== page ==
‘Now we see through a glass darkly’, as St Paul famously said.
I would like to look at it in another way for a moment, which I think amplifies rather than contradicts St Paul’s point. I recently had one of those ‘Eureka’ moments, and rather than alarm the inhabitants of my Hampshire village by leaping from my bath and running naked through its streets, I thought it best to broadcast my idea through the more conventional, if less exciting, means of the Digi Disciple blog.
Suppose instead we think of the Word of God as pure white light. John Donne talked of a heaven where there would be no dazzling, nor darkness, but one equal light. But in this world we are unable to see the light of the Logos in all its clarity and perfection but are obliged instead to relate to what we can see through a glass, or as I am suggesting a prism. As we all learnt in physics, this means that what we are seeing is refracted light. That is to say the light is ‘distorted,’ broken down into its component colours. It is further ‘distorted’ by our eyes if we have anything less than 20/20 vision.
To extend the metaphor, I suggest that what happens is that although we are warned not to create God in our own image, it is virtually impossible not to do this. We can only see and understand God according to our own perspective – no amount of will can change that, although the Christian life is a pilgrimage towards deeper understanding. Almost all of us read the Word of God (Bible) in translation into our vernacular, which further ‘refracts’ the original. Even scholars who understand Greek, Hebrew, Aramaic and Syriac do so from a 21st century perspective, and their understanding of the language of the Early Christians at this distance in time must only be partial.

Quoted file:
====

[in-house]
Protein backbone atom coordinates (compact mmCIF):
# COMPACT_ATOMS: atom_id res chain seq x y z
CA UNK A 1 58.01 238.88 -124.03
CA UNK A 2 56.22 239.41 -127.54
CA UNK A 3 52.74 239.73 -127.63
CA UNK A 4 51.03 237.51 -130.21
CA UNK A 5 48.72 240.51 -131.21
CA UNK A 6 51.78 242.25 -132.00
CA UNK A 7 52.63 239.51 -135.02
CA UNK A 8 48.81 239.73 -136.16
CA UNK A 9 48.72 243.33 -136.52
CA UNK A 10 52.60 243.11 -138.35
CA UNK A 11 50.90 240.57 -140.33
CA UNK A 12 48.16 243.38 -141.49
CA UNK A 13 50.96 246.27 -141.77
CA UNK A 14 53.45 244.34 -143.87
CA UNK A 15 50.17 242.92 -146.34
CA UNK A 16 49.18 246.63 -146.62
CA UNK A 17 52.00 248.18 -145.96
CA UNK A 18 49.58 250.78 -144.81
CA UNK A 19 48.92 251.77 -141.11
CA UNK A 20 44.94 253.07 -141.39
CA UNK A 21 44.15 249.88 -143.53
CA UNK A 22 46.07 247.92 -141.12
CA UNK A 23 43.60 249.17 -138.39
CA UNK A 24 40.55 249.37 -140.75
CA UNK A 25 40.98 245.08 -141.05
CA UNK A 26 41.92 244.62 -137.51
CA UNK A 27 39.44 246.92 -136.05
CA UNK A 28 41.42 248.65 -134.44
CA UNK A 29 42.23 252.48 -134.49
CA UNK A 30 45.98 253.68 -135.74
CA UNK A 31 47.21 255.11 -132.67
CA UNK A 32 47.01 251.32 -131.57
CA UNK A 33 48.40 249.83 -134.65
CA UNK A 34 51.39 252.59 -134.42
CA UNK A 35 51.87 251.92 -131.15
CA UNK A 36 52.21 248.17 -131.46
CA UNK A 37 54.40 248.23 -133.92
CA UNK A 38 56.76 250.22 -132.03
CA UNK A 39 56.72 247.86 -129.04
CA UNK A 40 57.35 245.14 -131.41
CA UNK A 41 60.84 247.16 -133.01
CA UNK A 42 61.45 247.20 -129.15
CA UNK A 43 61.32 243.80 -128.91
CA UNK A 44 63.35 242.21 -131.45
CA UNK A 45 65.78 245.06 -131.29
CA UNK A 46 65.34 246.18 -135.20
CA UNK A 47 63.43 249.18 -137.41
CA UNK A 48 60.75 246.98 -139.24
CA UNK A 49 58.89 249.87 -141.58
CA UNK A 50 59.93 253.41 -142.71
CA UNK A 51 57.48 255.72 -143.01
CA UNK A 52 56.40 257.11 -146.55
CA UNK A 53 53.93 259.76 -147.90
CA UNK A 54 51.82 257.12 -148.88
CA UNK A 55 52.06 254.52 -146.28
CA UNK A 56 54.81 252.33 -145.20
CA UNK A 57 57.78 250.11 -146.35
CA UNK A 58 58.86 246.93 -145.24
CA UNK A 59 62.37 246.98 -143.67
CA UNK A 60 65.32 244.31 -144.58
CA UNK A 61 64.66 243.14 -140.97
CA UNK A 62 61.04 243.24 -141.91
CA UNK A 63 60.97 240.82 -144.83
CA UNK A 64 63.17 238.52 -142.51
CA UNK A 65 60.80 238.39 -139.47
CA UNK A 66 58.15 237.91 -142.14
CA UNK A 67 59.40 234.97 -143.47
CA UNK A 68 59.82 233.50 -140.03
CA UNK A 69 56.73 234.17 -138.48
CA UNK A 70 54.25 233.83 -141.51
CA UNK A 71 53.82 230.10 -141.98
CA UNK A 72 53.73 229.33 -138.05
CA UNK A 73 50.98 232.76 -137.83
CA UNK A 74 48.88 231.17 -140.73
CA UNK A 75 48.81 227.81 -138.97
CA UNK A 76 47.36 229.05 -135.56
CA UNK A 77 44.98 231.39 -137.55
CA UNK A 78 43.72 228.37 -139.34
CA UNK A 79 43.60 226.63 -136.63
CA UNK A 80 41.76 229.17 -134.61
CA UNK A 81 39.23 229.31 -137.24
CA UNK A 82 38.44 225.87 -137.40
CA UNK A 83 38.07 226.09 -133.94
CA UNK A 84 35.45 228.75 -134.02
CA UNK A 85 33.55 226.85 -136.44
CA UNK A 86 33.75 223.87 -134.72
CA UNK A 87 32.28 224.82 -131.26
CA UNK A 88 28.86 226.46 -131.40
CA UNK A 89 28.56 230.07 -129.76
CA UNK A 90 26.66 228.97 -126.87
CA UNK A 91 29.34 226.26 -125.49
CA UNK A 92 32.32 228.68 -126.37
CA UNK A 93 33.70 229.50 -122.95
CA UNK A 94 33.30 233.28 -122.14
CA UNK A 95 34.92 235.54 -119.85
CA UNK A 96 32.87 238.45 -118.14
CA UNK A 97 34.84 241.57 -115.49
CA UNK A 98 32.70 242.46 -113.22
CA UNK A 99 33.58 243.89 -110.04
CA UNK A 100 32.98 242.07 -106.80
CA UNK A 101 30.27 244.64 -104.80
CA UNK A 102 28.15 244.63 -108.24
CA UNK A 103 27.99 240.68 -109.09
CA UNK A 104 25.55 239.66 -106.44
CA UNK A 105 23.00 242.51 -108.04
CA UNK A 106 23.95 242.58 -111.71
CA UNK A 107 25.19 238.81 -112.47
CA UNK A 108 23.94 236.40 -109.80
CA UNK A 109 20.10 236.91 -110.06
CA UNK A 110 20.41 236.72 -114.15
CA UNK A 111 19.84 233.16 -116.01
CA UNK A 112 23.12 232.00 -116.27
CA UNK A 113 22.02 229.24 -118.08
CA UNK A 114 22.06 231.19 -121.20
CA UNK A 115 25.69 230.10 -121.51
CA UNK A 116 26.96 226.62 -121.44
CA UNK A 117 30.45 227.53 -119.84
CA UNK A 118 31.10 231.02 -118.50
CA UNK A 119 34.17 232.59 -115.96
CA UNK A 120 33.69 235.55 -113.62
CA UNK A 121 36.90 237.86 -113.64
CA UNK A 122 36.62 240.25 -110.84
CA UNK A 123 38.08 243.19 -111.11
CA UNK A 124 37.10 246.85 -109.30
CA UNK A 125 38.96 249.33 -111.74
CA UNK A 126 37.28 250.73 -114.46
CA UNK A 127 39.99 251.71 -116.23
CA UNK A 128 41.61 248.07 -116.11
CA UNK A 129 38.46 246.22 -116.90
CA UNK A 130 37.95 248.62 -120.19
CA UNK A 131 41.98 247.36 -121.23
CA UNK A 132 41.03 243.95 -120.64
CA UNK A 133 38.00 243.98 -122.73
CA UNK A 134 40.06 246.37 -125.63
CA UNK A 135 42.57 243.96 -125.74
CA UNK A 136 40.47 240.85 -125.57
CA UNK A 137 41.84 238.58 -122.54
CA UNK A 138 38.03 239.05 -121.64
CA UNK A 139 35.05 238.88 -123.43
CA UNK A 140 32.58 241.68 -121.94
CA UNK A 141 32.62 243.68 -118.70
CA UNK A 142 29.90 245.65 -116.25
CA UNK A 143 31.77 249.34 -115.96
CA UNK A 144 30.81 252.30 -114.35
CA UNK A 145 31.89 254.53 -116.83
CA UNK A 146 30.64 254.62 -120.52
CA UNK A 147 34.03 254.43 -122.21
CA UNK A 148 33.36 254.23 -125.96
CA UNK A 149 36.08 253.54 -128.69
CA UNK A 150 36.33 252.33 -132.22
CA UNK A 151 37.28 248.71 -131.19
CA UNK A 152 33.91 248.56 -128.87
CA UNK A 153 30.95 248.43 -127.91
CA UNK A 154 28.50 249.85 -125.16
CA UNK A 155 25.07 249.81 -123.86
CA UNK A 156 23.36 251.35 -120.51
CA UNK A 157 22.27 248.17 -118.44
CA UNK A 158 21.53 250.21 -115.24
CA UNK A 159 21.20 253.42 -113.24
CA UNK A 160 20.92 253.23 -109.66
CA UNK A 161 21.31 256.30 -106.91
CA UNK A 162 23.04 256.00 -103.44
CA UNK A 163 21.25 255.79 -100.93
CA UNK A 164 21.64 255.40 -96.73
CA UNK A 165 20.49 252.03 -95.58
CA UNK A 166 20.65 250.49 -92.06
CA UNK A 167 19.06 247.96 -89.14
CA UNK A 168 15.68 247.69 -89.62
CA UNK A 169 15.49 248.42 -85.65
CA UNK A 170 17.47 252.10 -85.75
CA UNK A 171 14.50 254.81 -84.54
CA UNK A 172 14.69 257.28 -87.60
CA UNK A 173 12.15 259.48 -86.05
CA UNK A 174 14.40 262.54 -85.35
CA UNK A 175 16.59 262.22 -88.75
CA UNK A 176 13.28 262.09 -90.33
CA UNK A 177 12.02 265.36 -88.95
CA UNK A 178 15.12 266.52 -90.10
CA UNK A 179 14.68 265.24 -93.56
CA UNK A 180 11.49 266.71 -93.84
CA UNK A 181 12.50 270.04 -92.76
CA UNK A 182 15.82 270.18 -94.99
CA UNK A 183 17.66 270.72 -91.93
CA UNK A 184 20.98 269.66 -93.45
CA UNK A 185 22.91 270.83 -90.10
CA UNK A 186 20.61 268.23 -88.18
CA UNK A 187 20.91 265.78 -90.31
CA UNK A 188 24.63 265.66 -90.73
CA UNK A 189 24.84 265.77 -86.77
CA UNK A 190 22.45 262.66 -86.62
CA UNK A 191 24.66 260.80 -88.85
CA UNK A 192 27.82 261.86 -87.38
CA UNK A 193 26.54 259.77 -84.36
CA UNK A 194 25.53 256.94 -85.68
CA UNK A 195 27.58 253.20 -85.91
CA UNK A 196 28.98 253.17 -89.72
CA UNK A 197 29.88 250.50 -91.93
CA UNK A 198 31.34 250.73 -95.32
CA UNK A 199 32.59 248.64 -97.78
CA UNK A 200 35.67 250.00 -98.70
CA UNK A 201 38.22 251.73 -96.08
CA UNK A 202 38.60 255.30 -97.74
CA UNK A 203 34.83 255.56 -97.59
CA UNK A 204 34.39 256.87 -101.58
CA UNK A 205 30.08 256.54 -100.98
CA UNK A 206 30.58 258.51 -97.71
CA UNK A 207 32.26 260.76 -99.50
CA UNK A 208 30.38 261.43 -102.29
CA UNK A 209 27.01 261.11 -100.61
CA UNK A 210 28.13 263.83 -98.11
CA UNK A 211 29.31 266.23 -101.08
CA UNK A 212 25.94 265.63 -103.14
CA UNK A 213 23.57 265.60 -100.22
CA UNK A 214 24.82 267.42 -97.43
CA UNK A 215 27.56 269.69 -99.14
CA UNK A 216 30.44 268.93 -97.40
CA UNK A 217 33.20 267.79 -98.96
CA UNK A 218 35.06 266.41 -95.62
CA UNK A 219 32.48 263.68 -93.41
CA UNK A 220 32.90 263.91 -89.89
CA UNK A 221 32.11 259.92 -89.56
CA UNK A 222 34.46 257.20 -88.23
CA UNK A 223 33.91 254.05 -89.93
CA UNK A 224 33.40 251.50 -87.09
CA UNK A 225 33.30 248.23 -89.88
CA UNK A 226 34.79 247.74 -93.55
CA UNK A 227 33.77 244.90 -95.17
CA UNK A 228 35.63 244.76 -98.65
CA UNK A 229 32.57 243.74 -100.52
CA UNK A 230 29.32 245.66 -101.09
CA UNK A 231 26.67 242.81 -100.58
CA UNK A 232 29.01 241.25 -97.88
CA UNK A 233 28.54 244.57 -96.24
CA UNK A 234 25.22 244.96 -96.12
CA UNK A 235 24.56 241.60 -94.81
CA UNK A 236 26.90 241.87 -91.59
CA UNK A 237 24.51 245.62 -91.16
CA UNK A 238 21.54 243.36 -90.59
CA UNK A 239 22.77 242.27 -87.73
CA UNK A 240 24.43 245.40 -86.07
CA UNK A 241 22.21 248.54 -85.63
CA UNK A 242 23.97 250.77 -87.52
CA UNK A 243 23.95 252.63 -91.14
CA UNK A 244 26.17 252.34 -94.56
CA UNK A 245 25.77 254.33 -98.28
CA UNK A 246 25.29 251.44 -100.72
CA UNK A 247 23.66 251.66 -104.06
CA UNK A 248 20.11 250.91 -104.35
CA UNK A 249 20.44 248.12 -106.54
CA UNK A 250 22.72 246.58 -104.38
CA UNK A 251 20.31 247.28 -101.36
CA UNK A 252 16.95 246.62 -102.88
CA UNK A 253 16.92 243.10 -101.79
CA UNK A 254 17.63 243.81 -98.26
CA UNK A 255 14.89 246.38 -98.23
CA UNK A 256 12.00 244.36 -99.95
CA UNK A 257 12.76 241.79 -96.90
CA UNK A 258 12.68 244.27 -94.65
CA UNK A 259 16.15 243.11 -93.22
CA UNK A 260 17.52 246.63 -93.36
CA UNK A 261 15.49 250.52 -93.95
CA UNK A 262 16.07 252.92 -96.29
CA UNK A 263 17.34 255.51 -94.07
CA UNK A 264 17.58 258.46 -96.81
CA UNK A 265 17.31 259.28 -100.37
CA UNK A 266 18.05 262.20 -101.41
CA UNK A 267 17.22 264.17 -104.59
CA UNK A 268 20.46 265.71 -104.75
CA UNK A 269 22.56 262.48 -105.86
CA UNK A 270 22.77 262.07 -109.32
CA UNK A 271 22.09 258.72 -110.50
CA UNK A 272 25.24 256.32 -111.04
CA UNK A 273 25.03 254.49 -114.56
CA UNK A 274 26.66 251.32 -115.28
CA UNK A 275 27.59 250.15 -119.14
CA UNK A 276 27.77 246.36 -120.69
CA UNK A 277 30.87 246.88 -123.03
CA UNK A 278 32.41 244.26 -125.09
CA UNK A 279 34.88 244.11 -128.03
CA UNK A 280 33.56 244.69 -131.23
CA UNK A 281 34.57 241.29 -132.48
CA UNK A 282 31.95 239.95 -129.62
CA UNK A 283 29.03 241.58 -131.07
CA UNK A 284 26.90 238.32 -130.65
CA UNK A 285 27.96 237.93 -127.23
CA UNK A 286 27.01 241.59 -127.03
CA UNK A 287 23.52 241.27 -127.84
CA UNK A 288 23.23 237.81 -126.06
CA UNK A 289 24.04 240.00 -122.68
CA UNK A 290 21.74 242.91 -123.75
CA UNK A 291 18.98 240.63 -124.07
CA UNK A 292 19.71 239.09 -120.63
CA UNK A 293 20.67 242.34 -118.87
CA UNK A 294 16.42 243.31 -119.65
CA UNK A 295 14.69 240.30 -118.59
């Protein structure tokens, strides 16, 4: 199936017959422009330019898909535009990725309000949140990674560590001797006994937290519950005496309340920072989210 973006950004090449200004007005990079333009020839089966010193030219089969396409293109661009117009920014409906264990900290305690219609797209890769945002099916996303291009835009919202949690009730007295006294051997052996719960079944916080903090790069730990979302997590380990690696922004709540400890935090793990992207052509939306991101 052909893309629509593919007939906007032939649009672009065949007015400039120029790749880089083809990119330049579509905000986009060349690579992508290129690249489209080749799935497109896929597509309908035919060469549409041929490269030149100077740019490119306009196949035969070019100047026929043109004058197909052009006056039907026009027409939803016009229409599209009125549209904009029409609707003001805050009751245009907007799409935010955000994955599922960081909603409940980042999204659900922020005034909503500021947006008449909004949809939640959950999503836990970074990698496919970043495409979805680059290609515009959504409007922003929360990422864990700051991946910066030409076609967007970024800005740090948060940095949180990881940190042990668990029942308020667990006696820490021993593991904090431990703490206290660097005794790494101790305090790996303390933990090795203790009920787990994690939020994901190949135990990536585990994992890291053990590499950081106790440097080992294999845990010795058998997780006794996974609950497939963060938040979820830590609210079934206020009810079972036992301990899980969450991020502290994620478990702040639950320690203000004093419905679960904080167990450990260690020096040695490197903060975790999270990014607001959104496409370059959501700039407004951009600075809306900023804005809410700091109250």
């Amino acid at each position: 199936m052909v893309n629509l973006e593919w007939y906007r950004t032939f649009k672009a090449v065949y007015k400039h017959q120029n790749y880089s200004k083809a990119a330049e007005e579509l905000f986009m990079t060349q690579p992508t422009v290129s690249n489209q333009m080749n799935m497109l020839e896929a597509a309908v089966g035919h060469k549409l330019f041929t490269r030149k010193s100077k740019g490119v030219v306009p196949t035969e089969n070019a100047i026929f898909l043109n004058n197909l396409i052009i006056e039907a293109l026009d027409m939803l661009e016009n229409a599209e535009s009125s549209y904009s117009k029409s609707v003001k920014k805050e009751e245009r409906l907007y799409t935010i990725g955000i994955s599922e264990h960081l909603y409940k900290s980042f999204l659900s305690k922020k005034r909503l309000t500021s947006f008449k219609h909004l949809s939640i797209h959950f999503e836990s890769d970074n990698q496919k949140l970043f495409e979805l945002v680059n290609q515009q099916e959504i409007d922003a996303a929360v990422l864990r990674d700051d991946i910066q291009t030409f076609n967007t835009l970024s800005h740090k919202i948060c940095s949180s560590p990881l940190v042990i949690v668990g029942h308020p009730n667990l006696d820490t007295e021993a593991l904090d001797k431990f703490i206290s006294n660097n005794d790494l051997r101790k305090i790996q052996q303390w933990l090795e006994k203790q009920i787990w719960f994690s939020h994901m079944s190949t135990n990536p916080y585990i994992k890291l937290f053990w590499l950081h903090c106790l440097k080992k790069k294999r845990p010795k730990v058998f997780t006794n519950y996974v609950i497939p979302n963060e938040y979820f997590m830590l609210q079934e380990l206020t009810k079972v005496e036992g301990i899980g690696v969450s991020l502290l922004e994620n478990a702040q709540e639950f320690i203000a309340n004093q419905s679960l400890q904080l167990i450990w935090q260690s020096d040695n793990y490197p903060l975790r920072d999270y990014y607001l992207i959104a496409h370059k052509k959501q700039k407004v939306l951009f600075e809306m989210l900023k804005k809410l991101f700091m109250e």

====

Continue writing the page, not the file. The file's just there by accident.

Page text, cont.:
With my prismatic rainbow analogy, some will see the Word of God as red, some as blue and some as yellow. And those are just the primary colours. As every school-child knows, there are seven colours in the rainbow (Richard Of York Gained Battles In Vain as the mnemonic has it). But to Pantone, the accepted commercial colour classification system, there are more than 3,000 colours.
For me personally, this is not a problem. I believe that the Bible needs to be read prayerfully and interpreted through the Holy Spirit as a means of getting as close to the original Logos as possible. But others attach great importance to the words as they stand in their favourite translation and for them the interpretation of these words is all that is necessary. The redd-ites thump the table, hoping to persuade the green-ites to abandon their interpretation of the Word in favour of the ‘one true meaning’. And, of course, vice versa.
The musings above have, of course, nothing whatsoever to do with the current debate on the Church’s attitude to same-sex marriage. Nothing at all. Is that clear?